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Fund Manager on Evergrande: "Anyone Who Has Invested In The Equity Needs Their Heads Examined"

Evergrande’s enormous debt problems could trigger a broader sell-off across other financial markets.


I received the following commentary this morning from representatives at Aubrey Capital Management, a U.K. based boutique investment management firm that manages the Aubrey Global Emerging Markets Opportunities Fund. Rob Brewis, the fund's manager, has strong views on the property giant and I’m sharing those thoughts with you below.

Evergrande, now the world’s most indebted property developer, seems to be causing Hong Kong’s financial markets to plunge again today as investors weigh up whether the group’s enormous debt problems could trigger a broader sell-off across other financial markets.

“We rarely write on specific stocks: for allocators running large portfolios, often across different asset classes, it is just too granular. And when on occasion we do, it is even more rare to report on a stock that we do not even own. We are making an exception with Evergrande for a couple of reasons. First, because this company is causing concern about the Chinese market as a whole over and above the impact its demise will have on its share and bond holders. Secondly, because our process screens out companies with such egregious business models.

For those of you who have not heard of Evergrande it is a property company that has just announced the sales of its apartments is no longer sufficient to service its massive debts. We suspect this has been the case for some time (brokers we know have ceased coverage of the stock for some time – not a good sign for the second largest company in the sector) and that past deposits paid by unwitting customers (it is estimated that there are around 1.5m of them and close to 800 unfinished projects) have gone long ago to keep the show on the road. Their fate has been widely debated on an online forum set up by the People’s Daily over the past couple of months.

Beijing has been well aware of Evergrande’s rising debt ratios for several years and has been trying to cajole the developer into de-gearing. Unfortunately, for want of the means, the founder of the business, Xu Jiayin, has continued down the “I am too big to fail” route. This has finally come home to roost. The Company’s debt is huge – some put it at $300bn – and will take a decade or more to unravel. We will, no doubt, be bored talking about it in a few months. The government’s priority is to manage the process without creating too much of a stir. The last thing the new “Common Prosperity” initiative needs is the distraction of large numbers of people who have put down deposits on unfinished projects or have invested in some bank wealth management products with exposure to the group being left penniless. Much of the debt will be with government banks who will, no doubt, manage the bad debts down over many years. It will be a massive headache, but not in any way a systemic risk. We would have seen that in broader bond markets, or indeed the currency, but there has been nothing. For many, the financials of this beast have been in plain sight for years. Sadly, as so often, the rating agencies have been slow to react.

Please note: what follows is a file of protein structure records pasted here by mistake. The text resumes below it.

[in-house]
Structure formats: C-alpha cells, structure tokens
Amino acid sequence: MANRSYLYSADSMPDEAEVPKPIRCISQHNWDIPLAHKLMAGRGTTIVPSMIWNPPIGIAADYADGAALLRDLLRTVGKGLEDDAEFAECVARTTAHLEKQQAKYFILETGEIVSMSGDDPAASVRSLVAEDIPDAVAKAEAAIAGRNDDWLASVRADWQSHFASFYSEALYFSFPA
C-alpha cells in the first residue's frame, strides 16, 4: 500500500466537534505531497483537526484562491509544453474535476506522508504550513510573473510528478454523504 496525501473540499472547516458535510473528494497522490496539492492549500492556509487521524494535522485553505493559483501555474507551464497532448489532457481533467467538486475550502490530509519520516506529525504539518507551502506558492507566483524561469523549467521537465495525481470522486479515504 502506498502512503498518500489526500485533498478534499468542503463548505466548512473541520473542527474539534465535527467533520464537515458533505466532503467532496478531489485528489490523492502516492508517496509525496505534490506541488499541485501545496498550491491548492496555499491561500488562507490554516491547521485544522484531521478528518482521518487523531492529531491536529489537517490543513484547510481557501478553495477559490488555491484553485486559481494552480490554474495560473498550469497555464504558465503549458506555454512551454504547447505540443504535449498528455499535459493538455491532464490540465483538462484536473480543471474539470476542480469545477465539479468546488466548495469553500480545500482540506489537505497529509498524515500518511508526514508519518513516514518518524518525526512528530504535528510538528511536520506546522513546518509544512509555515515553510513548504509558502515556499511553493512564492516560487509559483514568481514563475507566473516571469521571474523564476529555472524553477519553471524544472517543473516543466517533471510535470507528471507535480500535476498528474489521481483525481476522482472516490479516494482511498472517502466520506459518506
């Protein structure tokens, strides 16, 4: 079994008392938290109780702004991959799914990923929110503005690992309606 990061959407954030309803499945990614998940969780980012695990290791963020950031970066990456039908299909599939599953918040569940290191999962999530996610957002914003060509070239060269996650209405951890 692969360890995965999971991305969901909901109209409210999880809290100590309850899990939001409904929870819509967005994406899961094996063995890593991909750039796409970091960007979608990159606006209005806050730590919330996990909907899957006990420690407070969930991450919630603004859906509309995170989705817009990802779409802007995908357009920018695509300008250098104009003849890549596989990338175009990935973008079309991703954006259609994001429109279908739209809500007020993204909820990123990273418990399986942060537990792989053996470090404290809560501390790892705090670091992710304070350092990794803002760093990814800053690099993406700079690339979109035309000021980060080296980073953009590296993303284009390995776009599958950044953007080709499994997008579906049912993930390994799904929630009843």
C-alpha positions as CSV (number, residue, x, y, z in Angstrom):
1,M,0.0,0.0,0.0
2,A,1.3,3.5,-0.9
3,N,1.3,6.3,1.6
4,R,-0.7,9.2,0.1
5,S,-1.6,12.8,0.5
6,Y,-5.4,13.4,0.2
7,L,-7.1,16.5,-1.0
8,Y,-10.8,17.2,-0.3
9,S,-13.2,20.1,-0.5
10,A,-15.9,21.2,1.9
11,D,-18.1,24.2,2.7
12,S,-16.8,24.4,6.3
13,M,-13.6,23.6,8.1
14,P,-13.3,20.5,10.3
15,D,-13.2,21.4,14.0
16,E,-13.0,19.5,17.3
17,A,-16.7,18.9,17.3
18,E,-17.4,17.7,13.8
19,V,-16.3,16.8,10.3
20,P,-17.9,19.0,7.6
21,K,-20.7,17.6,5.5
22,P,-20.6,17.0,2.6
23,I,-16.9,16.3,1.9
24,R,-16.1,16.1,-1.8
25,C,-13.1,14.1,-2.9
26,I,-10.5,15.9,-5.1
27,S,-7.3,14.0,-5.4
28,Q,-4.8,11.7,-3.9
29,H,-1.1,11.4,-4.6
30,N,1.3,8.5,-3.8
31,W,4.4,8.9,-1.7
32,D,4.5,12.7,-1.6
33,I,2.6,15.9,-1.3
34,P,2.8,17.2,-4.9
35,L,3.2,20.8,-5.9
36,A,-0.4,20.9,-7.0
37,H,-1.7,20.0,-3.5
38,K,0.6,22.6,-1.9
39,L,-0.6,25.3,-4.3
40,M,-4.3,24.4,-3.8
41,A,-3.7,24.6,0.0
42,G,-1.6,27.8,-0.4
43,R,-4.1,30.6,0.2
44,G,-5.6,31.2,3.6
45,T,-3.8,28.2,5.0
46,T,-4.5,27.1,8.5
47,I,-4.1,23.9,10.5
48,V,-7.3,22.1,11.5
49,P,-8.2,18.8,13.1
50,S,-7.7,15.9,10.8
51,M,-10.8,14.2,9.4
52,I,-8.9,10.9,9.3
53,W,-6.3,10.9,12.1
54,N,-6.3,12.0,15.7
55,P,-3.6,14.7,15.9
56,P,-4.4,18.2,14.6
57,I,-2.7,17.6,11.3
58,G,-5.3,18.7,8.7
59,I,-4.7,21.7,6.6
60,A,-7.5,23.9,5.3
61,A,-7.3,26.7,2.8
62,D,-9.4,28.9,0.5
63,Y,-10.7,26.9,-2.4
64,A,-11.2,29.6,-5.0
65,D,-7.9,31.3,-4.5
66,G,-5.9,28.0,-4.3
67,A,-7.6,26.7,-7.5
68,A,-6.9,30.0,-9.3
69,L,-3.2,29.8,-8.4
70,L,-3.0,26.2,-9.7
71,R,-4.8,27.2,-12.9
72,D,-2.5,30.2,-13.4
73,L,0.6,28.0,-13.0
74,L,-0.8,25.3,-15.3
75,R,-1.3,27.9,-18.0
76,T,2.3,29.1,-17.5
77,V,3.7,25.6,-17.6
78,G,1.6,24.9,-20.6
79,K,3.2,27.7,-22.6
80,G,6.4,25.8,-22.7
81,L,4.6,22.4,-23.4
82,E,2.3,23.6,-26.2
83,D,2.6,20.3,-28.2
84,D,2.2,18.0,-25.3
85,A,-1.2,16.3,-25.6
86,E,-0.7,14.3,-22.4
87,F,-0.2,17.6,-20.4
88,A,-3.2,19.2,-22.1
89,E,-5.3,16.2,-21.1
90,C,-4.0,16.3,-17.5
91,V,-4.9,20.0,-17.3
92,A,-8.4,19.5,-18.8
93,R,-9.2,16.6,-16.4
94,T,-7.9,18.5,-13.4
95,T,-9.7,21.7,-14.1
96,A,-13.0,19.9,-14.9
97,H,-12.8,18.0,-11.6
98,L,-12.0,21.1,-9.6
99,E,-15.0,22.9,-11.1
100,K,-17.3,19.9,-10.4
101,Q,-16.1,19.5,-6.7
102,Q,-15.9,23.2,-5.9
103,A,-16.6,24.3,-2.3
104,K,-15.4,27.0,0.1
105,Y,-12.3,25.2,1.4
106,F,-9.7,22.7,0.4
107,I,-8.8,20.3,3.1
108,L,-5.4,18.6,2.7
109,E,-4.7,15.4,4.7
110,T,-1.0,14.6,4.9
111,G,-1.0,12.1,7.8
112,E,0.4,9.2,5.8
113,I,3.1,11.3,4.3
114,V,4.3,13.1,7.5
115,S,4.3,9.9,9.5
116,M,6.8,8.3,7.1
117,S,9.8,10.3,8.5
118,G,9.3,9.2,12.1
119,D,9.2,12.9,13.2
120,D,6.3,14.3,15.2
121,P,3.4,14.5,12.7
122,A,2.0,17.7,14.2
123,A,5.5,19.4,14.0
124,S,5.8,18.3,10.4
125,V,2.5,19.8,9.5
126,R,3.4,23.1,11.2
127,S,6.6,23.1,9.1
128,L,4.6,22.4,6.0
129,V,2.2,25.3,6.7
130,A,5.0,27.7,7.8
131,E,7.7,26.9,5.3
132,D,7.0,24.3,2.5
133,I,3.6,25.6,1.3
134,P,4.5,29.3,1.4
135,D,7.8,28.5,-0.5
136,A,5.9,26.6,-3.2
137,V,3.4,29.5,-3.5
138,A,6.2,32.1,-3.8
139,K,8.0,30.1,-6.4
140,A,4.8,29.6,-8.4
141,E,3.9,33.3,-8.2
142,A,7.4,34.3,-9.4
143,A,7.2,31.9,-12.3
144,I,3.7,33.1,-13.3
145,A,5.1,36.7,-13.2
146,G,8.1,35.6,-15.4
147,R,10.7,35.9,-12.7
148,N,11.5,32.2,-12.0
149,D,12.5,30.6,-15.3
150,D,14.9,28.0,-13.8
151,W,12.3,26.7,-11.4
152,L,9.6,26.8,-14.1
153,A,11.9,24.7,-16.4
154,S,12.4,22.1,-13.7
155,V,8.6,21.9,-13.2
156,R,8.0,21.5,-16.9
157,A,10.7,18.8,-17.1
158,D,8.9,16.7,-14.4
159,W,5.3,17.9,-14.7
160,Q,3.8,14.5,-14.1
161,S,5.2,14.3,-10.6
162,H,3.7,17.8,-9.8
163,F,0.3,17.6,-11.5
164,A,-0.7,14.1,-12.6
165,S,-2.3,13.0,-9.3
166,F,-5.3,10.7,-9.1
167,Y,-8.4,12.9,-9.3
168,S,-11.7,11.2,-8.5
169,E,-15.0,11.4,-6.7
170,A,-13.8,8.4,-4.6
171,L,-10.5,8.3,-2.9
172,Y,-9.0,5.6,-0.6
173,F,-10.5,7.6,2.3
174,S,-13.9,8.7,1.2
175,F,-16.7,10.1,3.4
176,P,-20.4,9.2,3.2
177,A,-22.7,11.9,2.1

The equity is clearly worthless, and the bonds not worth very much. In fact, anyone who has invested in the equity (15x leveraged, with negative cash flow in 8 of the past 10 years) needs their heads examined. We suspect it is/was in all sorts of indices so ETF buyers have indeed been invested in it.

As you know we focus on the EM consumer and the Chinese consumer is in rude good health. Though we are growth investors we are also mightily keen on cash flow generation. This necessarily attracts us to companies that have the wherewithal to fund their own growth without resort to lashings of debt. Note that none of our China holdings, excluding a couple of financials, have net borrowing. Fraud is very often difficult to spot and despite confidence in our process we are never complacent about corporate chicanery. This one however, was a sore thumb with bells on it. Will it have any impact on our profitable, well managed and growing businesses with strong balance sheets? No.”

My Take

I was not familiar with Evergrande up until a couple of weeks ago, so I won't speak to if or how investors should have seen this coming (although 15 times levered with negative cash flow is generally a red flag).

I think the important thing will be not to overreact to this. Yes, this will be bad for the real estate and financial markets in China, but the big question is whether this is an Evergrande thing or a systemic financial system thing. Evidence at this point, I believe, suggests that this is an isolated incident within one entity.

The markets right now will overreact worrying if this is the first domino to fall in a larger global financial system contagion. I agree with the comments above that it will ultimately prove to be non-systemic. Sticking to high quality balance sheets, if you want exposure to this space, is the way to go.

If you look at sector ETFs focused on China this morning (there aren't many and the ones that do exist are thinly traded), equities aren't reacting too harshly. The iShares MSCI China ETF (MCHI) is down about 3% as I write this. The Global X China Financials ETF (CHIX) and the Global X China Real Estate ETF (CHIR) are down 3-4%. Big moves, of course, but not quite as large as you might see if investors believed there was a true systemic failure at play.

My opinion at this point would be not to overreact and focus on higher quality investments for your portfolio.


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